When we study difficult things in scripture, it is helpful to look at other verses that address the same subject. With that in mind, let’s consider what Paul writes in Ephesians (I’ll italicize parts, for emphasis):
4For He chose us in Him, before the foundation of the world, to be holy and blameless in His sight. In love 5He predestined us to be adopted through Jesus Christ for Himself, according to His favor and will, 6to the praise of His glorious grace that He favored us with in the Beloved. (Ephesians 1:4-6 HCSB)
Now, this brings up another difficult subject, that of predestination. I don’t intend to get into that just now, but my point is, Jesus said that the kingdom was prepared for his own people (the sheep) from the foundation of the world. Paul, inspired by the Holy Spirit, and passing on to us and explaining the teaching of Jesus, says the same thing. So the sheep could not be chosen, or saved, by anything they did. Their salvation was given to them first, long before they did anything. Their actions simply reflected the fact that they belonged to that kingdom.
So the kingdom was given to them by grace, not by any works they had done. But they did their good works because they already belonged to the kingdom. This reminds me of another verse from Ephesians:
8For you are saved by grace through faith, and this is not from yourselves; it is God’s gift — 9not from works, so that no one can boast. 10For we are His creation, created in Christ Jesus for good works, which God prepared ahead of time so that we should walk in them. (Eph 2:8-10, HCSB)
The good works that the sheep did were prepared ahead of time for them by God, just like the Kingdom they were invited to enter.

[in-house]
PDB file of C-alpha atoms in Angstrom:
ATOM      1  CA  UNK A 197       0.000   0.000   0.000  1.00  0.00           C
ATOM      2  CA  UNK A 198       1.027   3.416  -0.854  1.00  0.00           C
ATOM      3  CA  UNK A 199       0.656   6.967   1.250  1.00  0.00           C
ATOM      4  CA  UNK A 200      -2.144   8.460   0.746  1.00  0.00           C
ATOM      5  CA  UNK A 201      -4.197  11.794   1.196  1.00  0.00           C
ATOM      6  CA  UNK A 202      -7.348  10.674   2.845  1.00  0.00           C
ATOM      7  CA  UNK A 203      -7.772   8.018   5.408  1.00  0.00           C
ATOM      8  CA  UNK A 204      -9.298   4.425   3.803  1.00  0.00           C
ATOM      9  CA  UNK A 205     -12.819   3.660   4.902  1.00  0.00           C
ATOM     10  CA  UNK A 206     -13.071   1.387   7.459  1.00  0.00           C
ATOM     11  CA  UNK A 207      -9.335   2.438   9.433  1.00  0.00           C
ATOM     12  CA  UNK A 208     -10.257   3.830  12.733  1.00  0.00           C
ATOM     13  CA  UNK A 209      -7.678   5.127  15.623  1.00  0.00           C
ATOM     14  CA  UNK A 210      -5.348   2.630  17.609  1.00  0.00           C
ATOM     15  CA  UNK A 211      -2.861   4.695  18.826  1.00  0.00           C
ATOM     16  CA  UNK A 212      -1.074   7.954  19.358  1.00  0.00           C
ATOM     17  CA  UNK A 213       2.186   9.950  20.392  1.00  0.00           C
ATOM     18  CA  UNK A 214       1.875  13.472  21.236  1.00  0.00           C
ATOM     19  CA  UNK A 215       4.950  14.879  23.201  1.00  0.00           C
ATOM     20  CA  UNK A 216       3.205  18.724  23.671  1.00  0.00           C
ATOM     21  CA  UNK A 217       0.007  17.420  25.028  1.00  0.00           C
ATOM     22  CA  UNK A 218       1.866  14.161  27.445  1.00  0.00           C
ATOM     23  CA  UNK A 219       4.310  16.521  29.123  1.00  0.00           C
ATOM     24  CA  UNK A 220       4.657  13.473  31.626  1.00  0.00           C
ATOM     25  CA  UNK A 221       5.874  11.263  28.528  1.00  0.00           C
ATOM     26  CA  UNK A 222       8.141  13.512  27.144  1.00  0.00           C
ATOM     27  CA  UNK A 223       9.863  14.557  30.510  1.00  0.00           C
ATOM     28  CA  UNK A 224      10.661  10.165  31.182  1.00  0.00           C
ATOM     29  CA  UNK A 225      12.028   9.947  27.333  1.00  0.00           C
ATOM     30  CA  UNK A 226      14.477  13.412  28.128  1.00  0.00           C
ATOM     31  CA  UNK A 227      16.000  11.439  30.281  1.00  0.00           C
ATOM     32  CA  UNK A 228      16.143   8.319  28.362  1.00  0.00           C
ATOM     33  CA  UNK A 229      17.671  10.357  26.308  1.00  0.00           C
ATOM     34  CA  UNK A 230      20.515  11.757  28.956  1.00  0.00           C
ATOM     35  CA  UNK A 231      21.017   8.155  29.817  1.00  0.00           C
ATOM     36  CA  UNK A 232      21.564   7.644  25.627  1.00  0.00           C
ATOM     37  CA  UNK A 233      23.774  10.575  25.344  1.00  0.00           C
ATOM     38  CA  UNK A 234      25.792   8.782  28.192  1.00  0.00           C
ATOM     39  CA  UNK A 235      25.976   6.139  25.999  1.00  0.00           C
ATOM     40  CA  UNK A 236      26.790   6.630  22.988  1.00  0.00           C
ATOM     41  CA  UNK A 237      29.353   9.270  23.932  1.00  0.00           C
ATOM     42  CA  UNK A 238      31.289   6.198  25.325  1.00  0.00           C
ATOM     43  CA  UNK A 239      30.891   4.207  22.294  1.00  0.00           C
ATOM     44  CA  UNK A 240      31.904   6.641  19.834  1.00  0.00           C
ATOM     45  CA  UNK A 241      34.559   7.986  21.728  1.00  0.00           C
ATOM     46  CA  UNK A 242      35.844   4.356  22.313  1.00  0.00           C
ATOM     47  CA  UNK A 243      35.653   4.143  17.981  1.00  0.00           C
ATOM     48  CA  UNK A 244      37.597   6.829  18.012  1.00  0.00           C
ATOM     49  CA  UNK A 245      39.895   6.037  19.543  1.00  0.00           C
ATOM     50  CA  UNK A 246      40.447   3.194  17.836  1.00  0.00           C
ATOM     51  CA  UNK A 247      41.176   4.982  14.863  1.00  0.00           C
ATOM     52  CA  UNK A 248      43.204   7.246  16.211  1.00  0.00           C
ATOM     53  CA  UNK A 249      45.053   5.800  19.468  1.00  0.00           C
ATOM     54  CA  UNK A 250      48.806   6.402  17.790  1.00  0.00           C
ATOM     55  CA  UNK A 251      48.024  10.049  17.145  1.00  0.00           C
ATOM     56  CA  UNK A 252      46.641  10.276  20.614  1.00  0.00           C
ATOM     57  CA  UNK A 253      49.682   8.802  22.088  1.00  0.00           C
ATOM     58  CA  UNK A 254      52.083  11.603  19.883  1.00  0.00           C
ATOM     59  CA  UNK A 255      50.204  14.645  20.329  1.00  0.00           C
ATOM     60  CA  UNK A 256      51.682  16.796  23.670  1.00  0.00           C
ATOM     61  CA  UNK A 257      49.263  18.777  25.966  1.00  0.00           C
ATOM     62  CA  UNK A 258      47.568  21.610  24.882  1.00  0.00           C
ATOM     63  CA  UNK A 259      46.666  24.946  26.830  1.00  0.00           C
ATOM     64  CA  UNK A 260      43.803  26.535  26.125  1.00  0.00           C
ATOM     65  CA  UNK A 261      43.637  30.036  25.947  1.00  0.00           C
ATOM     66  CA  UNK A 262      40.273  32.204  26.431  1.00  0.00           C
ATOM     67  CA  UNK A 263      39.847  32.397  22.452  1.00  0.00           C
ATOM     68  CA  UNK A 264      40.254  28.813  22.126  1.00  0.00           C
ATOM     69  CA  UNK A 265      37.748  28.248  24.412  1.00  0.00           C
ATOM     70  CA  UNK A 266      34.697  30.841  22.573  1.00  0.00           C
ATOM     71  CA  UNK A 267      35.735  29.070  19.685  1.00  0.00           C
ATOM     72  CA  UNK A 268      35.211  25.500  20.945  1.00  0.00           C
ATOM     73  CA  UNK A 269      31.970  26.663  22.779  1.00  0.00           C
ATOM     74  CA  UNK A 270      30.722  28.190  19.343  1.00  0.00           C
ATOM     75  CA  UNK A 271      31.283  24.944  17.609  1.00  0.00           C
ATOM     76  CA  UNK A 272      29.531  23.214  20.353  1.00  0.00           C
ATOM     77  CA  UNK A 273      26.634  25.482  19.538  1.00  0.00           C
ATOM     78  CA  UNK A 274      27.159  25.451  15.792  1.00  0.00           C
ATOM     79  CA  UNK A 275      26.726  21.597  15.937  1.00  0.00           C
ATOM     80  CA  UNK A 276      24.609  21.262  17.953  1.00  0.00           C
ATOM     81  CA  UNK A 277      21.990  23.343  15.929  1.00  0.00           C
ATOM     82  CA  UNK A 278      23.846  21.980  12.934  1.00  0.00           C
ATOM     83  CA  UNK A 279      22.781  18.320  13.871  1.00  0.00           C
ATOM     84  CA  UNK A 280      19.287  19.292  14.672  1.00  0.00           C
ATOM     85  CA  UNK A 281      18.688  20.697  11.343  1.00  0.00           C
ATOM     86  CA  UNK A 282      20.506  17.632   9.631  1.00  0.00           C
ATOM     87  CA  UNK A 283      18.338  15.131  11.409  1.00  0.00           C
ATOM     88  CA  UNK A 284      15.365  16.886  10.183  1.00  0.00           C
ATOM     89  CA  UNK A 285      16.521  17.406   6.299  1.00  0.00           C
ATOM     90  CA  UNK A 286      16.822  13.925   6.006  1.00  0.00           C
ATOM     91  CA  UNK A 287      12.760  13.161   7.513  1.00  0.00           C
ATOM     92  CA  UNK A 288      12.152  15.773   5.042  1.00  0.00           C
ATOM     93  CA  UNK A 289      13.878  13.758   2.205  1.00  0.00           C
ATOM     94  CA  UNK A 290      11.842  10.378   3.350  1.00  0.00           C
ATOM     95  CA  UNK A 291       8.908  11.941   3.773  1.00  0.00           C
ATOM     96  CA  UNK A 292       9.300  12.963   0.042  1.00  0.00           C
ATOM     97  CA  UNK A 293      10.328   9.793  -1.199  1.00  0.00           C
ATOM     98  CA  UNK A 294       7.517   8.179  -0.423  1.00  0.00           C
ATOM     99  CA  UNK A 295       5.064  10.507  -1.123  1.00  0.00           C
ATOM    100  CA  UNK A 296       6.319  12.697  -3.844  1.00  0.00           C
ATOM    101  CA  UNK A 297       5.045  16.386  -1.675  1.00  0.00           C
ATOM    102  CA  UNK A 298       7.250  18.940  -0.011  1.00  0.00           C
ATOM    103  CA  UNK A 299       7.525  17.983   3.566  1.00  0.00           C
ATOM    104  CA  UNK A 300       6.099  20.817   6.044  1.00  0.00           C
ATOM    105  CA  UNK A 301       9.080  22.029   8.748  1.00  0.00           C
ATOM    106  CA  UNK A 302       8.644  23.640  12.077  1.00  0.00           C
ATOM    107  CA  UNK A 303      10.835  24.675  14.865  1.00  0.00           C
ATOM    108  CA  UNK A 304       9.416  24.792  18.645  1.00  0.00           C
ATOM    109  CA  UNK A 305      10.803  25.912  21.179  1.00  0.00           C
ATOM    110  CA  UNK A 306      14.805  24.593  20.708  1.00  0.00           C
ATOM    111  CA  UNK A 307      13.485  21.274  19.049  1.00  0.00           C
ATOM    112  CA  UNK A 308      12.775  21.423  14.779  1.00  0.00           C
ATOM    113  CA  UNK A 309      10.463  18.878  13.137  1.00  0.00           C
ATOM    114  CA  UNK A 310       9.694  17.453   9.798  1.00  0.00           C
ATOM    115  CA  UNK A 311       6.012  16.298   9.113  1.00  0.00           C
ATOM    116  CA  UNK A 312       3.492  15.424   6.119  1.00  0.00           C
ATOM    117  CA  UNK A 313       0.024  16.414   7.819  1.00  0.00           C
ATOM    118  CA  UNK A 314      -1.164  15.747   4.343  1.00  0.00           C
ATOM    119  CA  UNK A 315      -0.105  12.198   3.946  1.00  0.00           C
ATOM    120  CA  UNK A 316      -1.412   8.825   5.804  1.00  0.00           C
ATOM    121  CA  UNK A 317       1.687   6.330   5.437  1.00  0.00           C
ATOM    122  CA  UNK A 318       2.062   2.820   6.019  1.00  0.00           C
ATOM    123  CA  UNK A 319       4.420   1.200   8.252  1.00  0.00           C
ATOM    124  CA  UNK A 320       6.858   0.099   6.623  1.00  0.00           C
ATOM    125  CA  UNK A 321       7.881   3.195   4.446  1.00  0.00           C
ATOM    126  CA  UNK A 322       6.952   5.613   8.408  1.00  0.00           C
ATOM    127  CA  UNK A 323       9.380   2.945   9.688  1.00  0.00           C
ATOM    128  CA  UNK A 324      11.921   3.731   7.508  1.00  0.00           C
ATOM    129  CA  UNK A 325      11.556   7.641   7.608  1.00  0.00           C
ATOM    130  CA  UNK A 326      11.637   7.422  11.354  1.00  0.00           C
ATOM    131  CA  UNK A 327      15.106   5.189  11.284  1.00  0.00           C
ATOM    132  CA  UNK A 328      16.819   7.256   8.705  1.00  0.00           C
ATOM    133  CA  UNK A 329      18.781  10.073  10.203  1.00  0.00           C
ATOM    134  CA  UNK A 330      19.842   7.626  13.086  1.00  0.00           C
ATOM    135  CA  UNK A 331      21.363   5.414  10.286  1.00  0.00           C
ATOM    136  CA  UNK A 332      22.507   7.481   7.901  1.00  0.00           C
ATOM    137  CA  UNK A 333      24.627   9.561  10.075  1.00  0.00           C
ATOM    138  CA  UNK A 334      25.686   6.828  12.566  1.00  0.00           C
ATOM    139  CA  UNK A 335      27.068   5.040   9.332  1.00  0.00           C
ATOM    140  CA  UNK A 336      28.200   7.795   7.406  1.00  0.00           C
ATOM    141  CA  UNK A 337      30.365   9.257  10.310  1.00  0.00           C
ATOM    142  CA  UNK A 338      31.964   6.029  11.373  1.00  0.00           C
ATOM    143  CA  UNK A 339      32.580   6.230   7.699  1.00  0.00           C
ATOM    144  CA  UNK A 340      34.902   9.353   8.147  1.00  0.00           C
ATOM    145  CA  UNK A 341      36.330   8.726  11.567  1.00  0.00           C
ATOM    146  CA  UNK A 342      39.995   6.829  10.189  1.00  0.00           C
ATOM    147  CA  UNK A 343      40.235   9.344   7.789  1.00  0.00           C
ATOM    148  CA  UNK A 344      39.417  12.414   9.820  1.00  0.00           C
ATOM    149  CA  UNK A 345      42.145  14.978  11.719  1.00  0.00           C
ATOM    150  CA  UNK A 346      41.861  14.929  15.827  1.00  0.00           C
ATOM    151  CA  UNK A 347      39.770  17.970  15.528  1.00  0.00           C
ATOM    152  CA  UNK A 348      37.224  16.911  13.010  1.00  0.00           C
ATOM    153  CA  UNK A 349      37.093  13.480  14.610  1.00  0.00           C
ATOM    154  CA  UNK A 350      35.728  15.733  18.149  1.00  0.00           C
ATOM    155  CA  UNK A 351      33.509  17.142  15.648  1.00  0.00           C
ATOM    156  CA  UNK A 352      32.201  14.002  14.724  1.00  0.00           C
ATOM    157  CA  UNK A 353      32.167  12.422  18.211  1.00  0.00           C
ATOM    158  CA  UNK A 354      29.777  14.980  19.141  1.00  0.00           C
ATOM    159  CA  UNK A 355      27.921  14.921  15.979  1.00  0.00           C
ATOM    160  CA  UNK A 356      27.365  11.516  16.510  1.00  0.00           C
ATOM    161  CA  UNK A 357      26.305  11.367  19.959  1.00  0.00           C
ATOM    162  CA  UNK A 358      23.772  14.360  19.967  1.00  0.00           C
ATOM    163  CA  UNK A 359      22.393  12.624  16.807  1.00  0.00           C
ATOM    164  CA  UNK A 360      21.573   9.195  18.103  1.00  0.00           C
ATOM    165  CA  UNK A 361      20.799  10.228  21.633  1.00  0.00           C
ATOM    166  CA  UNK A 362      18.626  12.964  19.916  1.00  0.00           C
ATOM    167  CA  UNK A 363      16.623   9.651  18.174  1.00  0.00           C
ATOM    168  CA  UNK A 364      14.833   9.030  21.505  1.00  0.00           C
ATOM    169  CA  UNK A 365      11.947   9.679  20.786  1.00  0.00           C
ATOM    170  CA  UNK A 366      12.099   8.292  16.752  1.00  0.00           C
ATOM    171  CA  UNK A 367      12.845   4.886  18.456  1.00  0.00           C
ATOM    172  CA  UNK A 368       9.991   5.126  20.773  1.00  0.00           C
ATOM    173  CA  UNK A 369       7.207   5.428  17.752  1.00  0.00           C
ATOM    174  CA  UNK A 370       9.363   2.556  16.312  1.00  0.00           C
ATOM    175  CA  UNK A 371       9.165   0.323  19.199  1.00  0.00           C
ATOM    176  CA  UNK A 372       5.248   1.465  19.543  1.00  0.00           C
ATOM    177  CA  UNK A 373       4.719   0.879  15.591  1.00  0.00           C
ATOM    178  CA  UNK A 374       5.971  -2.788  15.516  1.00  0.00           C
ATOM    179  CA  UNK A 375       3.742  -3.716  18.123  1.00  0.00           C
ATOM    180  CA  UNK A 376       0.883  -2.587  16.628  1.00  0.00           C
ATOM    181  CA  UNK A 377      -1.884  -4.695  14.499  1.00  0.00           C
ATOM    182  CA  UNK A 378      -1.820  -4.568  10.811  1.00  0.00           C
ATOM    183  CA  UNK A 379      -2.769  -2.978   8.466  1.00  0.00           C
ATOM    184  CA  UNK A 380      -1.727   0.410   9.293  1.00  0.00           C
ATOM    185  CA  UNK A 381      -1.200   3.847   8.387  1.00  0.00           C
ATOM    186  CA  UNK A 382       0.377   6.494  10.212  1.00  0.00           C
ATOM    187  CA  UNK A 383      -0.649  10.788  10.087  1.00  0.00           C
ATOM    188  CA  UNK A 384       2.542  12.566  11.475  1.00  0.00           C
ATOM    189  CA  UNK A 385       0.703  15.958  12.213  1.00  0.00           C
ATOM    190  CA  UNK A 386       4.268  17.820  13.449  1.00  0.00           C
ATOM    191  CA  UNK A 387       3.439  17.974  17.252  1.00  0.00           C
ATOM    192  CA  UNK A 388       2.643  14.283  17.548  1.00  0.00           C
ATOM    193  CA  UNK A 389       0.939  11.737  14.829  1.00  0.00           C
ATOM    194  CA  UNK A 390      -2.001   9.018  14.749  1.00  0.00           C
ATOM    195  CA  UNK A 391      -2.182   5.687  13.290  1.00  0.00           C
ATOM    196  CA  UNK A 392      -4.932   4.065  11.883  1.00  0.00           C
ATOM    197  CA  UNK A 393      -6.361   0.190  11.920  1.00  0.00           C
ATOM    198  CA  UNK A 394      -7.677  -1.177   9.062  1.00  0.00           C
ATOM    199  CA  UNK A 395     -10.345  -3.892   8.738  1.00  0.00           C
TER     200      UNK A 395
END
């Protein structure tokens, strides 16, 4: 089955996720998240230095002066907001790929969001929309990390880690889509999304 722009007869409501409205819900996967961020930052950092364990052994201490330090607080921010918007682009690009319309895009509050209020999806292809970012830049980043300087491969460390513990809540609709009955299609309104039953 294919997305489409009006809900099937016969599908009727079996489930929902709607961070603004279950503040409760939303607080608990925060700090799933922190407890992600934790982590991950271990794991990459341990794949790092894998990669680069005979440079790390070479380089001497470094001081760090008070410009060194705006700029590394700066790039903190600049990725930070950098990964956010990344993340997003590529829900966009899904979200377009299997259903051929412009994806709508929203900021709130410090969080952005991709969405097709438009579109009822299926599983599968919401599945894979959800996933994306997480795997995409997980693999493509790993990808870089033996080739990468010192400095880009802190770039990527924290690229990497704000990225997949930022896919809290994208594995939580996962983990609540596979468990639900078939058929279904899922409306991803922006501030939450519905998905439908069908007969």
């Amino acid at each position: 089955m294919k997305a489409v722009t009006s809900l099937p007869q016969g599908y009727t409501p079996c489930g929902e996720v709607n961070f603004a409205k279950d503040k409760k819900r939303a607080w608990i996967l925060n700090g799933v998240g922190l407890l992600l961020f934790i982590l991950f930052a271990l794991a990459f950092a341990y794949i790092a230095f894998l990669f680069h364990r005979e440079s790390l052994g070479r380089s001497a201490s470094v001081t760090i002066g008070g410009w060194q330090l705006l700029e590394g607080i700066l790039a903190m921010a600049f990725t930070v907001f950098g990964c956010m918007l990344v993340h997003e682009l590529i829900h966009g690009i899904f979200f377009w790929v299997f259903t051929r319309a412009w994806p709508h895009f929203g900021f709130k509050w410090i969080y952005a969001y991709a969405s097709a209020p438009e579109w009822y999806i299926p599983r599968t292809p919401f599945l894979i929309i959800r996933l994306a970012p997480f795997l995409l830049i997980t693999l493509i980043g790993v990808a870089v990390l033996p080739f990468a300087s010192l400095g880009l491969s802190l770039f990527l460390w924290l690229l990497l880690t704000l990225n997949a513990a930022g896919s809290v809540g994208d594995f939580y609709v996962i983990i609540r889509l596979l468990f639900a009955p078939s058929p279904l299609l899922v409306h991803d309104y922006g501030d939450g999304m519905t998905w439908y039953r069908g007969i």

Let’s make sure we have all of this very clear. The New Testament teaches that we cannot earn our salvation. We are forgiven for our sins, restored to a healthy, joyous relationship with God, and given eternal life, only because of the work Jesus has already done for us. We receive those gifts only by God’s grace, through trusting Jesus Christ, not through any works that we do. Here are some of the verses which teach this clearly. I’ve italicized parts of them, for emphasis:
We too all previously lived among them in our fleshly desires, carrying out the inclinations of our flesh and thoughts, and we were by nature children under wrath as the others were also. But God, who is rich in mercy, because of His great love that He had for us, made us alive with the Messiah even though we were dead in trespasses. You are saved by grace! Together with Christ Jesus He also raised us up and seated us in the heavens, so that in the coming ages He might display the immeasurable riches of His grace through His kindness to us in Christ Jesus. For you are saved by grace through faith, and this is not from yourselves; it is God’s gift — not from works, so that no one can boast. (Eph 2:3-9, HCSB)